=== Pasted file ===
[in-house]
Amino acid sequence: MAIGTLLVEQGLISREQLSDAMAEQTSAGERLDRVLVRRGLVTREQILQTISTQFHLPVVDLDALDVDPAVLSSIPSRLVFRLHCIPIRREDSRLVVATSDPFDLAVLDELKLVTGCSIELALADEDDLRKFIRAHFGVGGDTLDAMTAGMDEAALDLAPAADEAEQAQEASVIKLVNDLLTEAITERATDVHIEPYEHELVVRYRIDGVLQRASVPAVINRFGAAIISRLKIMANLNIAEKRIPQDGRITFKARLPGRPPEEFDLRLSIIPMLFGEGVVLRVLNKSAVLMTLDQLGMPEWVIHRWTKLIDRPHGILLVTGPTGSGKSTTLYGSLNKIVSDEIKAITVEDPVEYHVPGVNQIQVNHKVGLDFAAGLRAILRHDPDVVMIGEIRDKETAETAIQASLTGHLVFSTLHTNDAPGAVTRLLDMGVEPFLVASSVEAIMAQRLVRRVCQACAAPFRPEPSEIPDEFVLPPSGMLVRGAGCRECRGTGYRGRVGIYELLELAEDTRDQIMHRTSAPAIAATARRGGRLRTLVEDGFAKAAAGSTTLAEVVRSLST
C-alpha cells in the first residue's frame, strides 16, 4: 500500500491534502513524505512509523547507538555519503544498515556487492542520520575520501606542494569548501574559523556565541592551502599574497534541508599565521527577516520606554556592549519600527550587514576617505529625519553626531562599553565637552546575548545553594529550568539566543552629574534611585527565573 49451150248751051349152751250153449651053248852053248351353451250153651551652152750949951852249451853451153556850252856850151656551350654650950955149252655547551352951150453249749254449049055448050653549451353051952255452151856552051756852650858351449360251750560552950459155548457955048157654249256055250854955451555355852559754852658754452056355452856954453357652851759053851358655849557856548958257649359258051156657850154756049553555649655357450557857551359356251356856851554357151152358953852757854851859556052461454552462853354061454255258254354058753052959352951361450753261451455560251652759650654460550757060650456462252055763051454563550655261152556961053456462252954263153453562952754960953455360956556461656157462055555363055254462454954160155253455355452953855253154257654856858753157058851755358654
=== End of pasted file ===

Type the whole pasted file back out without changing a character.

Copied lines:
[in-house]
Amino acid sequence: MAIGTLLVEQGLISREQLSDAMAEQTSAGERLDRVLVRRGLVTREQILQTISTQFHLPVVDLDALDVDPAVLSSIPSRLVFRLHCIPIRREDSRLVVATSDPFDLAVLDELKLVTGCSIELALADEDDLRKFIRAHFGVGGDTLDAMTAGMDEAALDLAPAADEAEQAQEASVIKLVNDLLTEAITERATDVHIEPYEHELVVRYRIDGVLQRASVPAVINRFGAAIISRLKIMANLNIAEKRIPQDGRITFKARLPGRPPEEFDLRLSIIPMLFGEGVVLRVLNKSAVLMTLDQLGMPEWVIHRWTKLIDRPHGILLVTGPTGSGKSTTLYGSLNKIVSDEIKAITVEDPVEYHVPGVNQIQVNHKVGLDFAAGLRAILRHDPDVVMIGEIRDKETAETAIQASLTGHLVFSTLHTNDAPGAVTRLLDMGVEPFLVASSVEAIMAQRLVRRVCQACAAPFRPEPSEIPDEFVLPPSGMLVRGAGCRECRGTGYRGRVGIYELLELAEDTRDQIMHRTSAPAIAATARRGGRLRTLVEDGFAKAAAGSTTLAEVVRSLST
C-alpha cells in the first residue's frame, strides 16, 4: 500500500491534502513524505512509523547507538555519503544498515556487492542520520575520501606542494569548501574559523556565541592551502599574497534541508599565521527577516520606554556592549519600527550587514576617505529625519553626531562599553565637552546575548545553594529550568539566543552629574534611585527565573 49451150248751051349152751250153449651053248852053248351353451250153651551652152750949951852249451853451153556850252856850151656551350654650950955149252655547551352951150453249749254449049055448050653549451353051952255452151856552051756852650858351449360251750560552950459155548457955048157654249256055250854955451555355852559754852658754452056355452856954453357652851759053851358655849557856548958257649359258051156657850154756049553555649655357450557857551359356251356856851554357151152358953852757854851859556052461454552462853354061454255258254354058753052959352951361450753261451455560251652759650654460550757060650456462252055763051454563550655261152556961053456462252954263153453562952754960953455360956556461656157462055555363055254462454954160155253455355452953855253154257654856858753157058851755358654